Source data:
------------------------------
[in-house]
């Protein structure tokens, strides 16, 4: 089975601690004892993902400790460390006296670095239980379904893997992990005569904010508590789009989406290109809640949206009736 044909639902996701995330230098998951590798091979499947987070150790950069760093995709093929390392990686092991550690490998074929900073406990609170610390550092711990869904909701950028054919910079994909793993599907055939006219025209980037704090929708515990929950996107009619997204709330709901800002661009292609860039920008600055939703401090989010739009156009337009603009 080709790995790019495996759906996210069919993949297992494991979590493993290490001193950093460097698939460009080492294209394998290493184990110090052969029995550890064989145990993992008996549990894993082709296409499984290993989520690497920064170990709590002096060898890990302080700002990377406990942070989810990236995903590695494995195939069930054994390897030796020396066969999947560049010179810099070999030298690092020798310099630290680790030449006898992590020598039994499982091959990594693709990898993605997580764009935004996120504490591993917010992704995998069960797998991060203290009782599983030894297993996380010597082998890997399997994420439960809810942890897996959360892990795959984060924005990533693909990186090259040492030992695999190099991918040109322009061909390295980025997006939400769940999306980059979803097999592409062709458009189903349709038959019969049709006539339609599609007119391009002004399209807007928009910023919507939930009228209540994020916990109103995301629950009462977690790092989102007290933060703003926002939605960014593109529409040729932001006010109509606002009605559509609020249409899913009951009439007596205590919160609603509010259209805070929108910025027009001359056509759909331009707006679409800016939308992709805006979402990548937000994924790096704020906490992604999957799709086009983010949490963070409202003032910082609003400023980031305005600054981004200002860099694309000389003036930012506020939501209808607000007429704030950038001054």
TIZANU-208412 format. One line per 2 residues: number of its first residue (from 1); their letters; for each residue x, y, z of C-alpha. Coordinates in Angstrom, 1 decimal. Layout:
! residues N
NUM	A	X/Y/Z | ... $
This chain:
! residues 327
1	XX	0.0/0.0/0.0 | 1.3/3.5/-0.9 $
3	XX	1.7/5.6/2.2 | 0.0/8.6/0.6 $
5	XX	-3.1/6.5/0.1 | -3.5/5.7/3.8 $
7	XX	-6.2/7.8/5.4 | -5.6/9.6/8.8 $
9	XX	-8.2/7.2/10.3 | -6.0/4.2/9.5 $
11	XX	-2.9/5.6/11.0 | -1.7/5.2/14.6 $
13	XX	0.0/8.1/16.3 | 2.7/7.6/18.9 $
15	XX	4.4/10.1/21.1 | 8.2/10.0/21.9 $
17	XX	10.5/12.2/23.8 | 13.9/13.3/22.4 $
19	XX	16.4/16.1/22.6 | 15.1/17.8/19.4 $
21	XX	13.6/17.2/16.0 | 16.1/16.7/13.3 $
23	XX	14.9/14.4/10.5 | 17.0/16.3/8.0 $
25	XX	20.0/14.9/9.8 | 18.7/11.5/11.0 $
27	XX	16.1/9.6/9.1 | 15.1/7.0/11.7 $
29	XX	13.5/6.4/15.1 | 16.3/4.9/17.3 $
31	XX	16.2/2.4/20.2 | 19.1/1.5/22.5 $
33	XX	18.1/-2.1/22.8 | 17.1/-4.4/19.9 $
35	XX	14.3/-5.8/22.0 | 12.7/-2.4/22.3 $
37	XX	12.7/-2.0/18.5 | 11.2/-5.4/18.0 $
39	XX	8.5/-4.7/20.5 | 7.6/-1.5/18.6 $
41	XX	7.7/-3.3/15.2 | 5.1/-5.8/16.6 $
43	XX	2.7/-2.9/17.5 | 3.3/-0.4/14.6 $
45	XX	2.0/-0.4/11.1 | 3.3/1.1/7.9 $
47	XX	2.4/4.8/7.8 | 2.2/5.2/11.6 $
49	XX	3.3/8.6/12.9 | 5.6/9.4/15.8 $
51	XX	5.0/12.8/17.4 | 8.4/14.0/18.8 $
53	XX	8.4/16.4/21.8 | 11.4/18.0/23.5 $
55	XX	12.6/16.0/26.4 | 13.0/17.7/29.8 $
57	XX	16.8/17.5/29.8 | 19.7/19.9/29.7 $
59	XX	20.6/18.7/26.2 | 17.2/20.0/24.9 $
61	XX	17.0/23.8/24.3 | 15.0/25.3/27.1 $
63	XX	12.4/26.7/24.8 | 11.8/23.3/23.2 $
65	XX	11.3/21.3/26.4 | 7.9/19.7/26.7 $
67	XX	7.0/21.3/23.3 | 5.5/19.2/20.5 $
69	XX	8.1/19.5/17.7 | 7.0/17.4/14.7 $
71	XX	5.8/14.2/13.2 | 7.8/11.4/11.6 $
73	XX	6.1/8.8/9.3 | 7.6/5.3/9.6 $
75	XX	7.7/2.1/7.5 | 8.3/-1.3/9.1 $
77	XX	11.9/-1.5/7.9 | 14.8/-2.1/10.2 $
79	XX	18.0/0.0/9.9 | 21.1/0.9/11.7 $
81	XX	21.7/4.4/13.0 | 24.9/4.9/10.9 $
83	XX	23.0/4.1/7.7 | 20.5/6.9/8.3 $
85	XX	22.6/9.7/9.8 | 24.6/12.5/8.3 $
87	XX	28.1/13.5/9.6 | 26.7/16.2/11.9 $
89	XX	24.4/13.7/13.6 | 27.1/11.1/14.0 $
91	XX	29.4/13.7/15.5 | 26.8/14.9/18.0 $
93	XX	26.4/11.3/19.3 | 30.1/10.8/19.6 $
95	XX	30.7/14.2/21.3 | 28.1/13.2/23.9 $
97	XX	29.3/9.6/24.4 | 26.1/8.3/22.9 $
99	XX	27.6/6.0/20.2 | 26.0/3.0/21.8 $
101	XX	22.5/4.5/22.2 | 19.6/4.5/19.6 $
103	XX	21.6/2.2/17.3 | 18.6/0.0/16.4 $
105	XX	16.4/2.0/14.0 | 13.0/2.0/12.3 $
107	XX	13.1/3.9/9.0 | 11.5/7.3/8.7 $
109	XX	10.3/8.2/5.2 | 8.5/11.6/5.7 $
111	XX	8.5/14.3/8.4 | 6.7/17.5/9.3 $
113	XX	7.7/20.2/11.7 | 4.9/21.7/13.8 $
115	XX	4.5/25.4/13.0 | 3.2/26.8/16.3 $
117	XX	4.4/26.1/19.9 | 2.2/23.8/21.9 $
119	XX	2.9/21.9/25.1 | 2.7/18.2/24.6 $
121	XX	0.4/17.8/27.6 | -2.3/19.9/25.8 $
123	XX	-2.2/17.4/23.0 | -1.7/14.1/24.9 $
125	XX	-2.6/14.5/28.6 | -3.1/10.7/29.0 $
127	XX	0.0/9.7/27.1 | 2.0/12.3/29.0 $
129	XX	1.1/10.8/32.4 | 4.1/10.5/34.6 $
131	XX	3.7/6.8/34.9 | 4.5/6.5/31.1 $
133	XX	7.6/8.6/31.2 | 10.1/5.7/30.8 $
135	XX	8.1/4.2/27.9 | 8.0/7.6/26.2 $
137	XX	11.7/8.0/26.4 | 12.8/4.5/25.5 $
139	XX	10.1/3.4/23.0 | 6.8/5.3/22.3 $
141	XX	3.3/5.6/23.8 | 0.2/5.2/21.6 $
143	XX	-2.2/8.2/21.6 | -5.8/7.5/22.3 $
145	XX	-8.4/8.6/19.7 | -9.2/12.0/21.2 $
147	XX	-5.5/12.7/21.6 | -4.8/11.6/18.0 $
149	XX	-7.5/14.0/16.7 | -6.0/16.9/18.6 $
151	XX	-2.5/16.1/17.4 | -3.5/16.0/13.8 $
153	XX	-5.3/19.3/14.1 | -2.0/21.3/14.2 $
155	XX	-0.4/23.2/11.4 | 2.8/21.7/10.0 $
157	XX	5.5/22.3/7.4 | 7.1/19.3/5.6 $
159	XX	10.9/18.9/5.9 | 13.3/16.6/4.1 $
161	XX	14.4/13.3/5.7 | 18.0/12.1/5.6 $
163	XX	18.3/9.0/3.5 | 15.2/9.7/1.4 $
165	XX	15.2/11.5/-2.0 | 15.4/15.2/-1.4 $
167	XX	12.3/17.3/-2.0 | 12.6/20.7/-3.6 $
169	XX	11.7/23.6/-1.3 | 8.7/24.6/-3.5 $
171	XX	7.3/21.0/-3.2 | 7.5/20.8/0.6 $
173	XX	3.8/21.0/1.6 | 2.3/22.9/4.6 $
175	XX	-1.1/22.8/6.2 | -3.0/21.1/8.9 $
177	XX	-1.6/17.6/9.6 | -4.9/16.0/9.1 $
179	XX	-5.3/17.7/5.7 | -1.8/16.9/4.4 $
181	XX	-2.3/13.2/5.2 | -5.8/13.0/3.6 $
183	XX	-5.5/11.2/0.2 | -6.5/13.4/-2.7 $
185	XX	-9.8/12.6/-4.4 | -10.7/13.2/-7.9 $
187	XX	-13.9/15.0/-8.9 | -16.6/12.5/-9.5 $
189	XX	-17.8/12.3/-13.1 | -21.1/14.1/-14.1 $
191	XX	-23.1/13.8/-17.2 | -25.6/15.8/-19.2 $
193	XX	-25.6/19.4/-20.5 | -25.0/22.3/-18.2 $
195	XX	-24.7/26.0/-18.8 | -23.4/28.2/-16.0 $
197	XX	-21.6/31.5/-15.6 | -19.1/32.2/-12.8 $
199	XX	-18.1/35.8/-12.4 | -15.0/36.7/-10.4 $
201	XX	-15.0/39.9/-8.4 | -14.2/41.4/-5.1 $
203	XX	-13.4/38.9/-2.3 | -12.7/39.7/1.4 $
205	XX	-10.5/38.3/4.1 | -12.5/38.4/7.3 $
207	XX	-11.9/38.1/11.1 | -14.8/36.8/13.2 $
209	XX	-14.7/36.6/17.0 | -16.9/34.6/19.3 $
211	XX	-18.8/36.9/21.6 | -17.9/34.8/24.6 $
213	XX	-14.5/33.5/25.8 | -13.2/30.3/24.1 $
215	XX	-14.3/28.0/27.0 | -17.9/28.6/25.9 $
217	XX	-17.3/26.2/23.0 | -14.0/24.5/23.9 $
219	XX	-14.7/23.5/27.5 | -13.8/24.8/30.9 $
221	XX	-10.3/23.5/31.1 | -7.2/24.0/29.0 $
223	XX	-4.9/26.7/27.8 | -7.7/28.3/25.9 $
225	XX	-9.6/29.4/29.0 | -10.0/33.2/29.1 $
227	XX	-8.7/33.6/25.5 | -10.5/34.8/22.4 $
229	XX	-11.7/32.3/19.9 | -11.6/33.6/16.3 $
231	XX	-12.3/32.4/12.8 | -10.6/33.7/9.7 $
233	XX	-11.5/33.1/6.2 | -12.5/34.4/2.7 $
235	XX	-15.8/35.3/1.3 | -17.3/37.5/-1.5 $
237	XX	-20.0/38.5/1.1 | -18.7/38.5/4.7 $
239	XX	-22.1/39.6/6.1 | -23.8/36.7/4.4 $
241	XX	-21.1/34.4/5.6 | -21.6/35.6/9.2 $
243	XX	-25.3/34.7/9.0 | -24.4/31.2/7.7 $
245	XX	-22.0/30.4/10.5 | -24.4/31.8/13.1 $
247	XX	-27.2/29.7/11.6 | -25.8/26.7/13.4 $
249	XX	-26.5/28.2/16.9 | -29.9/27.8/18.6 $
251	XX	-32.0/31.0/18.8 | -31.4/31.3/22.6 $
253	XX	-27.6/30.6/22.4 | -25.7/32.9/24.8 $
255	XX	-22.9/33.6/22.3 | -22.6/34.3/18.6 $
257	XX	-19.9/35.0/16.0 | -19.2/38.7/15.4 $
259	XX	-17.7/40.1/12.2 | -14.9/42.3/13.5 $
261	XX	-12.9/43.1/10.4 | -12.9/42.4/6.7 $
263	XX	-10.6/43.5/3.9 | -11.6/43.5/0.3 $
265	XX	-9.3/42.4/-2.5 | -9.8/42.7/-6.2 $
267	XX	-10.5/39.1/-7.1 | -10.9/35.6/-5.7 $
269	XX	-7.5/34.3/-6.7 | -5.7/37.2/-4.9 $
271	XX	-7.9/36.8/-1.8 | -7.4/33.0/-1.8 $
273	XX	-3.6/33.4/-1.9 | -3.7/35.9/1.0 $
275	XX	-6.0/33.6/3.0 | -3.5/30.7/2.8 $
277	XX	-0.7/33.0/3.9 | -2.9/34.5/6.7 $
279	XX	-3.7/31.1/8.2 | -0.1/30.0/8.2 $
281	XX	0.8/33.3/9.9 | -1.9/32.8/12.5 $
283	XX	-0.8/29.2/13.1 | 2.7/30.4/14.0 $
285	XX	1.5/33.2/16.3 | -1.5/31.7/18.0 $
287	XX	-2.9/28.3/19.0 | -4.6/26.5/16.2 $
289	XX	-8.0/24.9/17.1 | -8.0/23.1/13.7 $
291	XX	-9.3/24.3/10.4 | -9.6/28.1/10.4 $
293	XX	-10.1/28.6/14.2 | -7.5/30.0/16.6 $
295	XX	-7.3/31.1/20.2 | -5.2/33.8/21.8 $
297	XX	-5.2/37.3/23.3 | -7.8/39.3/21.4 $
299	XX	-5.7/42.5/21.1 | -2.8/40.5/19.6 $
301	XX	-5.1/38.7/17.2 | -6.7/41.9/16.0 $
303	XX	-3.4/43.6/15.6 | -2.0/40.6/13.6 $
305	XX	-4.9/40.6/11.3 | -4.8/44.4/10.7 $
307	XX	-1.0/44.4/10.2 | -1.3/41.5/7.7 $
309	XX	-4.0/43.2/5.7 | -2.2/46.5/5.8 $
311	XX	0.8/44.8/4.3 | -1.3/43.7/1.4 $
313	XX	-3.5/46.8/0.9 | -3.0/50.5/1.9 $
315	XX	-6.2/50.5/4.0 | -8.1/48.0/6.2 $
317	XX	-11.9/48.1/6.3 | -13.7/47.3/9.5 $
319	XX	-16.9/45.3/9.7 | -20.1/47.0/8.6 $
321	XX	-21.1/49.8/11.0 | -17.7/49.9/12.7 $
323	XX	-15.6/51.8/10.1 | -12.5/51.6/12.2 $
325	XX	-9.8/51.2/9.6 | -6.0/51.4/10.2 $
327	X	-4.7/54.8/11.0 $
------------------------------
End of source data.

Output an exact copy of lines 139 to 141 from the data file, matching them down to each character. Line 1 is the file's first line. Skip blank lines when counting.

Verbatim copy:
263	XX	-10.6/43.5/3.9 | -11.6/43.5/0.3 $
265	XX	-9.3/42.4/-2.5 | -9.8/42.7/-6.2 $
267	XX	-10.5/39.1/-7.1 | -10.9/35.6/-5.7 $